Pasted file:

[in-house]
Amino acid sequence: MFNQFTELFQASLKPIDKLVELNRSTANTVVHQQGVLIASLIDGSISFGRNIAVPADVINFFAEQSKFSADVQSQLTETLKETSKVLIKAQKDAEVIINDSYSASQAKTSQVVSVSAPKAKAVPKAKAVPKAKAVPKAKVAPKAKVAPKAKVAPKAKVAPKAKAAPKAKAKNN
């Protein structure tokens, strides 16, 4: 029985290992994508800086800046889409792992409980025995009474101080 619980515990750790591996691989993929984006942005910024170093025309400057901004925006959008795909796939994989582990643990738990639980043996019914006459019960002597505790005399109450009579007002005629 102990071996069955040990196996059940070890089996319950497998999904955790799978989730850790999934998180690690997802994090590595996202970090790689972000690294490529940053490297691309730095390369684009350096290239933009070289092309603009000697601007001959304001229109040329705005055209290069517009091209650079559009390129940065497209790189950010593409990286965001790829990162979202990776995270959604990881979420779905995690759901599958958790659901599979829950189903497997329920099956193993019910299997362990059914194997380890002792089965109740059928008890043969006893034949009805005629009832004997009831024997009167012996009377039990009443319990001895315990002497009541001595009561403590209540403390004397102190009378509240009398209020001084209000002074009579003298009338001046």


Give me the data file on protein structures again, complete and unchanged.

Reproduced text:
[in-house]
Amino acid sequence: MFNQFTELFQASLKPIDKLVELNRSTANTVVHQQGVLIASLIDGSISFGRNIAVPADVINFFAEQSKFSADVQSQLTETLKETSKVLIKAQKDAEVIINDSYSASQAKTSQVVSVSAPKAKAVPKAKAVPKAKAVPKAKVAPKAKVAPKAKVAPKAKVAPKAKAAPKAKAKNN
């Protein structure tokens, strides 16, 4: 029985290992994508800086800046889409792992409980025995009474101080 619980515990750790591996691989993929984006942005910024170093025309400057901004925006959008795909796939994989582990643990738990639980043996019914006459019960002597505790005399109450009579007002005629 102990071996069955040990196996059940070890089996319950497998999904955790799978989730850790999934998180690690997802994090590595996202970090790689972000690294490529940053490297691309730095390369684009350096290239933009070289092309603009000697601007001959304001229109040329705005055209290069517009091209650079559009390129940065497209790189950010593409990286965001790829990162979202990776995270959604990881979420779905995690759901599958958790659901599979829950189903497997329920099956193993019910299997362990059914194997380890002792089965109740059928008890043969006893034949009805005629009832004997009831024997009167012996009377039990009443319990001895315990002497009541001595009561403590209540403390004397102190009378509240009398209020001084209000002074009579003298009338001046």